Friday, February 4, 2011

Ground Control of an uke


  The ability to manipulate and control an opponent (once taking them to the ground) is an essential skill set that we attempt to impart upon our students. Though not always applicable (in every situation), when it is (and is safe to do so), possessing this ability can allow the user to prevent injury as well as escalate to any necessary control levels (including injury).
 
  When beginning to guide student's through this process, we explain (and provide literature in regards to) the range of motion (ROM) for the bodies limbs. These ranges are the (clinical) standards. It's our opinion that with these, the student can estimate the limits that one can motion a limb (before dislocation/damage results). From the learning of those standards, one can limit (or create) the amount of injury being inflicted upon an uke/controlled subject. Although pain, is usually the associated indication of reaching a range limit, it should not be considered the major indicator for having effected control over a subject. If/when a subject is under the influence of (some) substance (drugs, alcohol, medication etc.) pain will be the last thing that a subject may experience.
  Understanding the natural motions, ranges and limits of those motions can provide the tori/student with the necessary knowledge to vary a technique's application to correct any miss-application or for countering any attempted escapes (by the uke).
    
  The placement of an aggressor/uke, face-down upon the ground can/will negate any (serious) attempts on their part, of continued or retaliatory strikes/aggressions against the tori. The tori also has the choice of blacking out the individual, if that would assist the tori in safely escaping a situation should the need arise. If a reader (of this blog) has access to the forum, they can examine the video's that have been provided there, showing the take-down aspect of the various technique's demonstrated there.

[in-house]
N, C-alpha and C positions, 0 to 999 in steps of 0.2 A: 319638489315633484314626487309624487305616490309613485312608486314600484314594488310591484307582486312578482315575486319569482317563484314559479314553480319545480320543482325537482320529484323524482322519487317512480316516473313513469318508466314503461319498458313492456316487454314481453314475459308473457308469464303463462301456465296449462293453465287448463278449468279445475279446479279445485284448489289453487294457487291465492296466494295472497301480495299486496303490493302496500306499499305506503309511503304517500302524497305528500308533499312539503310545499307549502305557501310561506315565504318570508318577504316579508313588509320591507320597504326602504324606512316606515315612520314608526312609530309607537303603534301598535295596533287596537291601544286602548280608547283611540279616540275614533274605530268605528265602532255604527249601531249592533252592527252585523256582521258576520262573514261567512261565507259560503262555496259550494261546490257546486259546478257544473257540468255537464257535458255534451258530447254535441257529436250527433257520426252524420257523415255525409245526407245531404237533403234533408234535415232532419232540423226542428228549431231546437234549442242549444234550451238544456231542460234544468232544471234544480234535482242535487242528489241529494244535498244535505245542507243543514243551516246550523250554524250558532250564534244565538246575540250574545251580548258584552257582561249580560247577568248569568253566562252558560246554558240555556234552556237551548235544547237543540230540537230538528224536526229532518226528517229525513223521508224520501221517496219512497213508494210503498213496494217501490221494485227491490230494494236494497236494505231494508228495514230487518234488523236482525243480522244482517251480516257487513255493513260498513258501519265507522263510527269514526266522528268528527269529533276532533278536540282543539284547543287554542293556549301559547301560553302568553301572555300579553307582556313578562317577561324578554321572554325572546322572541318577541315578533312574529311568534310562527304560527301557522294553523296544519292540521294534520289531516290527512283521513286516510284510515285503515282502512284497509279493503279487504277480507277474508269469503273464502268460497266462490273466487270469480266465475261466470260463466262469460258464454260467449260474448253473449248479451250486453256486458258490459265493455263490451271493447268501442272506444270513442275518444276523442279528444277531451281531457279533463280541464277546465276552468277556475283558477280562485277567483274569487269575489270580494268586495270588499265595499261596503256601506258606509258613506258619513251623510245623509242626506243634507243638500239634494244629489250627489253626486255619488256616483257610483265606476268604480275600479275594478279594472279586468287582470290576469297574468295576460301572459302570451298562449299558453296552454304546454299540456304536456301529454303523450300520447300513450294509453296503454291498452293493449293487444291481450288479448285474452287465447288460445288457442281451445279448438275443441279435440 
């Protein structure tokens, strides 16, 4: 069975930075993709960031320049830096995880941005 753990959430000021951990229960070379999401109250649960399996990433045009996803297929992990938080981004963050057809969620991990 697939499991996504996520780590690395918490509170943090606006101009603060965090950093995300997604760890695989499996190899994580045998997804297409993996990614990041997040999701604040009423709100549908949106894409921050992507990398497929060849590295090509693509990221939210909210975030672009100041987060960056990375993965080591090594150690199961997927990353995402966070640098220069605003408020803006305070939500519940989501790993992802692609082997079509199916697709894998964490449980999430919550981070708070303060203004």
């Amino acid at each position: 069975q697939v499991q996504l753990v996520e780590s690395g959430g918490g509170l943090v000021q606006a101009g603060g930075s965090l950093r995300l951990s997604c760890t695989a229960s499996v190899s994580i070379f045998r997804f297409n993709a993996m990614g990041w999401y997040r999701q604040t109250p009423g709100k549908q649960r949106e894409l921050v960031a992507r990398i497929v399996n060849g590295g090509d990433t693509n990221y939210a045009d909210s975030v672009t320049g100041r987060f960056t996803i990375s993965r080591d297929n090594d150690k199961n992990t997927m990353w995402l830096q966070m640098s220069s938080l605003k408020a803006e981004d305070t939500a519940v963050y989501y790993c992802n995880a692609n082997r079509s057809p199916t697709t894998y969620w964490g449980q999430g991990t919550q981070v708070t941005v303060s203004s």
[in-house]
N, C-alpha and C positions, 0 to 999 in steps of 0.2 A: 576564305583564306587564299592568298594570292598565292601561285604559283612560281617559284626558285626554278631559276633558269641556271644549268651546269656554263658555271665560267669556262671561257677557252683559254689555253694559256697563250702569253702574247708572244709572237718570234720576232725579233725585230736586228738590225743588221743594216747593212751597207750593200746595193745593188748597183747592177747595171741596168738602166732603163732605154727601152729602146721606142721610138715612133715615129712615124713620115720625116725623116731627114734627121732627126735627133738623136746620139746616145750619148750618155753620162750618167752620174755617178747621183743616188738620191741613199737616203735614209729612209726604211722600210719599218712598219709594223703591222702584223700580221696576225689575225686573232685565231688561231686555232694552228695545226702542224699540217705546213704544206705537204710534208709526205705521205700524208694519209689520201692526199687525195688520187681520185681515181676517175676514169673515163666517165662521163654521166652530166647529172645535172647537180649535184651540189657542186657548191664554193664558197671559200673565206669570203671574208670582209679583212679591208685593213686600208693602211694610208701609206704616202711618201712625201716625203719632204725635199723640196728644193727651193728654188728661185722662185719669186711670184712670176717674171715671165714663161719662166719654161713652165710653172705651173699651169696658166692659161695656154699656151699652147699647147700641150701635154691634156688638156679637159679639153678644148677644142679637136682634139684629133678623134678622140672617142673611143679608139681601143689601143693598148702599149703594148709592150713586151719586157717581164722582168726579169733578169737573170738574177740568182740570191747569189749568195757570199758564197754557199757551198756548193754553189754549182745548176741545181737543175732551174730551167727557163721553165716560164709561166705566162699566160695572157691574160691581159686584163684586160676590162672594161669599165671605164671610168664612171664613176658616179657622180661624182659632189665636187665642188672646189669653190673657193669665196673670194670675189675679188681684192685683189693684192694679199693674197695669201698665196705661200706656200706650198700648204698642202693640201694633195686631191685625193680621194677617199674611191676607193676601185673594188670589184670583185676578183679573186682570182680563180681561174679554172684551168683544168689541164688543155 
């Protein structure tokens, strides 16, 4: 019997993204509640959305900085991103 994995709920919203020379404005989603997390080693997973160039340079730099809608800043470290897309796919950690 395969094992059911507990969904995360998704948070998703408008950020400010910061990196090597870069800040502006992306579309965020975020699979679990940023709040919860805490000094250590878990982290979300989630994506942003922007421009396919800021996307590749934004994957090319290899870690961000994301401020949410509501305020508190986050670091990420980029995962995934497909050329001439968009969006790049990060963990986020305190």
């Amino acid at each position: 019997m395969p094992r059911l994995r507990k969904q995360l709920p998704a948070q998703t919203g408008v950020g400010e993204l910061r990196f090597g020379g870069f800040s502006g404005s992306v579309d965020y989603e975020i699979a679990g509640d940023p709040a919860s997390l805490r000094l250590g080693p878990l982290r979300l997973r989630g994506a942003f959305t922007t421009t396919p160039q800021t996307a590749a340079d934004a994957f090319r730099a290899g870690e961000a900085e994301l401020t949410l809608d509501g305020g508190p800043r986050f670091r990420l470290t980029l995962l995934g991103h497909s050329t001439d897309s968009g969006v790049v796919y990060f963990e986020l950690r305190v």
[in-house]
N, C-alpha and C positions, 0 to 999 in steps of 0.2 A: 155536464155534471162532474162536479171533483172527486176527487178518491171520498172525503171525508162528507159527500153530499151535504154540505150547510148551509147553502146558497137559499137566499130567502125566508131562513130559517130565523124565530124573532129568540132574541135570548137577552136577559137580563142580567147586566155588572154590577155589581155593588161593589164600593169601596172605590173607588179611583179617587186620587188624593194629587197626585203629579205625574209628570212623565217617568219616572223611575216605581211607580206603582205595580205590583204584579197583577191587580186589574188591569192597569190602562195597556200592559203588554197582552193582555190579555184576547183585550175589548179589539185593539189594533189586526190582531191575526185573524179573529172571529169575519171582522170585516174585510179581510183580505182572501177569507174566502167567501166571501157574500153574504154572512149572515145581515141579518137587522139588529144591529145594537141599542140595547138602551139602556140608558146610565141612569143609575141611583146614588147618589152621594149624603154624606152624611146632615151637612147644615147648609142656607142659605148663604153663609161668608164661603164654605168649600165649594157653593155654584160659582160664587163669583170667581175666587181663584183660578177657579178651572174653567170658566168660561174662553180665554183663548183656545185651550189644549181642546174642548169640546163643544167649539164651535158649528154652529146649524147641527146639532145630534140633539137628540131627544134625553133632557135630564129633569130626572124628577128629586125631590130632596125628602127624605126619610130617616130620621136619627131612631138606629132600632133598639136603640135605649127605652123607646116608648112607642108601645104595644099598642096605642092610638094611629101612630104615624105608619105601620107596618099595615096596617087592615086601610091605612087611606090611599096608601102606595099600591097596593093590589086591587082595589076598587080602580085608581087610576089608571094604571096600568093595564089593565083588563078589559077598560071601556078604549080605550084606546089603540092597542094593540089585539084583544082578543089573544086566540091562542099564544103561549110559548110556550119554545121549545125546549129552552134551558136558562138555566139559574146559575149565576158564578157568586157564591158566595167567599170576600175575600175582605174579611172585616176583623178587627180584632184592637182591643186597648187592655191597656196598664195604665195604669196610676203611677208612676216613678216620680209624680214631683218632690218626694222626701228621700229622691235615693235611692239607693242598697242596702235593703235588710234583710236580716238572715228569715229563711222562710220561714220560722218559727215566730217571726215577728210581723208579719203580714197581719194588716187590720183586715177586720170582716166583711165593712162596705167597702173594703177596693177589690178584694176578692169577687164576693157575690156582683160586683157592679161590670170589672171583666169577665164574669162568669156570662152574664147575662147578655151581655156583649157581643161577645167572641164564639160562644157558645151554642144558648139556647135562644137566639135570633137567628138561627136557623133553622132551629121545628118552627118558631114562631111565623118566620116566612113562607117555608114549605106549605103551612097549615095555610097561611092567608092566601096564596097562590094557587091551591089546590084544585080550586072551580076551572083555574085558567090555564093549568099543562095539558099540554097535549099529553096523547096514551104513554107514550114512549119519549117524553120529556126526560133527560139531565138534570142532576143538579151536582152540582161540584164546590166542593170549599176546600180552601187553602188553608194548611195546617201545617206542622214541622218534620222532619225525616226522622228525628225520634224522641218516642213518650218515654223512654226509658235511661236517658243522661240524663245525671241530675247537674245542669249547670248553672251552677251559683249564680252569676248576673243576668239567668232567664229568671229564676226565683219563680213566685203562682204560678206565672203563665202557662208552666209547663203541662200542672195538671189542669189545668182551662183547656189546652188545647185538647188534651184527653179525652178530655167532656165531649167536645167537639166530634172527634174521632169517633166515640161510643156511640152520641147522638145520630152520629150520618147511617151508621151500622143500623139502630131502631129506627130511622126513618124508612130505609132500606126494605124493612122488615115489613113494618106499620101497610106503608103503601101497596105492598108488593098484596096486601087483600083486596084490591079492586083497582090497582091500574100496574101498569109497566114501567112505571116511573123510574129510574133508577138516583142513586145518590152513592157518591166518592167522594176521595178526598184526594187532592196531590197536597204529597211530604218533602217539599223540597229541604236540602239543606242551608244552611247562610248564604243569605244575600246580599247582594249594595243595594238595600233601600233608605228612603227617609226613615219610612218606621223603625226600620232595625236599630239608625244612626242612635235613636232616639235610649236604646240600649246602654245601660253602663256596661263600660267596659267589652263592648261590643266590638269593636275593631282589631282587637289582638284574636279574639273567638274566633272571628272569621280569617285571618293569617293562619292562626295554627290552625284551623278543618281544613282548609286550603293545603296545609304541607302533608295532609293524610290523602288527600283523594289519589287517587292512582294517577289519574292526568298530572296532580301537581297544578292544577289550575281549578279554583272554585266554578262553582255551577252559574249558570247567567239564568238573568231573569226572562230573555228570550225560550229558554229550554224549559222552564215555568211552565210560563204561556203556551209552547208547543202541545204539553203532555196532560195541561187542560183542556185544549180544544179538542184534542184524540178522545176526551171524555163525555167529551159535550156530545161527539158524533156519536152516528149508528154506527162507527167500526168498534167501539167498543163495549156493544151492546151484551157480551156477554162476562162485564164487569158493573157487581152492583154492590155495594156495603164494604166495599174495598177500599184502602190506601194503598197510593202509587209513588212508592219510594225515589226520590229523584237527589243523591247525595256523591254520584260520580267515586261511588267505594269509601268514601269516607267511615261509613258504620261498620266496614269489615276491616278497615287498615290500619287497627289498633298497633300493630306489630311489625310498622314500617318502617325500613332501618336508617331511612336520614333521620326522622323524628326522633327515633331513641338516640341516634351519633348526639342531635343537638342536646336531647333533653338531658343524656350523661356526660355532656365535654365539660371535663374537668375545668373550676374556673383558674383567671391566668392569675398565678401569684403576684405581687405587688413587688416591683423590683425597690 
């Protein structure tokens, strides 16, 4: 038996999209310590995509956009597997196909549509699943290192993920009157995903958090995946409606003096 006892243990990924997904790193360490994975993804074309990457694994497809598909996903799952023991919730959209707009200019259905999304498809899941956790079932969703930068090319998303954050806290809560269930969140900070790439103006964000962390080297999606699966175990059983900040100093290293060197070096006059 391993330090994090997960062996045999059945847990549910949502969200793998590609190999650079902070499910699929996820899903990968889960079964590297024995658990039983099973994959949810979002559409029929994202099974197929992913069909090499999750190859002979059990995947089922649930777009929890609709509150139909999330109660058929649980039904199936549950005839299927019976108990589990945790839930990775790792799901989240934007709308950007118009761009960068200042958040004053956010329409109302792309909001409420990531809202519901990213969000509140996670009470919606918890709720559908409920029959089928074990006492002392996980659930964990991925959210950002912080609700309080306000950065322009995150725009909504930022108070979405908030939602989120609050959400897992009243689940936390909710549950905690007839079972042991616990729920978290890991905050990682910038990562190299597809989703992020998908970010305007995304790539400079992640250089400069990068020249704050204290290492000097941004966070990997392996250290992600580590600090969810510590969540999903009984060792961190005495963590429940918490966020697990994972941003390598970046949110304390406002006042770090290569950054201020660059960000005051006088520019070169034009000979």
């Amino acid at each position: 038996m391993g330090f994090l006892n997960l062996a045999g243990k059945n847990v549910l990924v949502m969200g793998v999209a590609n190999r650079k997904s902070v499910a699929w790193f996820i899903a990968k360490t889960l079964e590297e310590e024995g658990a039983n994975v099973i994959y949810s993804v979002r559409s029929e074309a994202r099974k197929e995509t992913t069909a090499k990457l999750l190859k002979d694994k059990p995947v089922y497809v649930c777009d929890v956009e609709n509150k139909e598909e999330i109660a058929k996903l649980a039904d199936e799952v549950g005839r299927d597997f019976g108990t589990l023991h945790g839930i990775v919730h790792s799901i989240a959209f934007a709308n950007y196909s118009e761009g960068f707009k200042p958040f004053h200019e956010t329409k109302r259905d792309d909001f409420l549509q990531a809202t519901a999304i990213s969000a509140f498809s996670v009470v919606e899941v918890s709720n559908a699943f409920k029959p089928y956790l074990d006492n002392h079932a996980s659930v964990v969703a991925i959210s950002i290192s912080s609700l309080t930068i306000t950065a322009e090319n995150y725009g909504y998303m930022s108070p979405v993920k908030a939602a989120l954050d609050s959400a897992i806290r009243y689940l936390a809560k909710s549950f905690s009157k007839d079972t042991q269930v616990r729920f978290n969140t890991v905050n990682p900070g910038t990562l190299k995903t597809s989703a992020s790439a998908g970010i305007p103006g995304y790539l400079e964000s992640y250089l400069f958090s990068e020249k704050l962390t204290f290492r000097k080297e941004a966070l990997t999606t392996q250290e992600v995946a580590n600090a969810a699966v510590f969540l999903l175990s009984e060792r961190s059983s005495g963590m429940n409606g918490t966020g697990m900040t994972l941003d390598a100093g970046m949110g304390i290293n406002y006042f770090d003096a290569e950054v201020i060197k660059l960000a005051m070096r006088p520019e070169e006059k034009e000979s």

System's that emphasize placing the uke(aggressor) upon their back, are Sport based, plain and simple. If one is only placed upon their back, they still have all 4 limbs available for retaliatory strikes (not conducive to effective control of that subject). Oyata does have techniques and corrections, for if/when an uke lands on their back. Though not a planned action, it does happen (just not intentionally).
  
  The whole MMA, and BJJ fanfare of late, is attempting to rewrite reality (IMO). It's actually a rarity for a fight to go to the ground (If, the defender has any training to prevent it from occurring to begin with). Once it does, it usually becomes a strength based conflict. Technique's and system's that emphasize those technique's(that are based upon strength) tend to appeal to young and strong students. Which (I suppose?) is fine (if your within that category), “I” am not, yet have no problem dealing with it, when presented with that situation. What I've observed, is that student's assume, that grappling begins on the ground. It should begin, when the uke/aggressor moves in to get hold of you. Whether they have attained (or are attempting  to attain) that hold, one's defense should have already began.
  
  When I observe their attempts being made for (their) take-downs, the tori's (lack of) preventative/counter motions are incredible (to myself). I can understand missing one's initial strikes (during their approach), but the lack of (effective) counter-strikes/holds being applied (against them) including once they (the aggressor) have achieved their hold (and/or take-down) are (or should be) embarrassing (IMO). Whether one's hands are trapped (inside of the aggressor's hold), or free (on top of the aggressor's grip), the tori has numerous targets available for utilization.
   
  Regardless, if/when one end's up on the ground, a different approach (usually) needs to take place. Yes, you can cover (and hope for an opening for a counter-strike), but opportunities are few and far between (if the uke has already achieved a “mounted” position). The ground and pound methodology which seems to permeate these methods is (or should be) embarrassing in and of itself. I'm not saying they won't (eventually) work, but really doesn't fall into the “trained” professional category either. The mere fact that they train to mount someone, I find particularly bizarre to begin with. It serves no function, it offers no controlling abilities, leaves the person on bottom completely able to counter-strike, and mandates the “top” person to focus (only) on the person which they are sitting upon. I realize that they offer all these cute wrap-ups and holds, but I have yet to see one that doesn't leave the individual vulnerable at some point through it's enactment (especially, if the person has compatriots who will come to their aid when that situation occurs).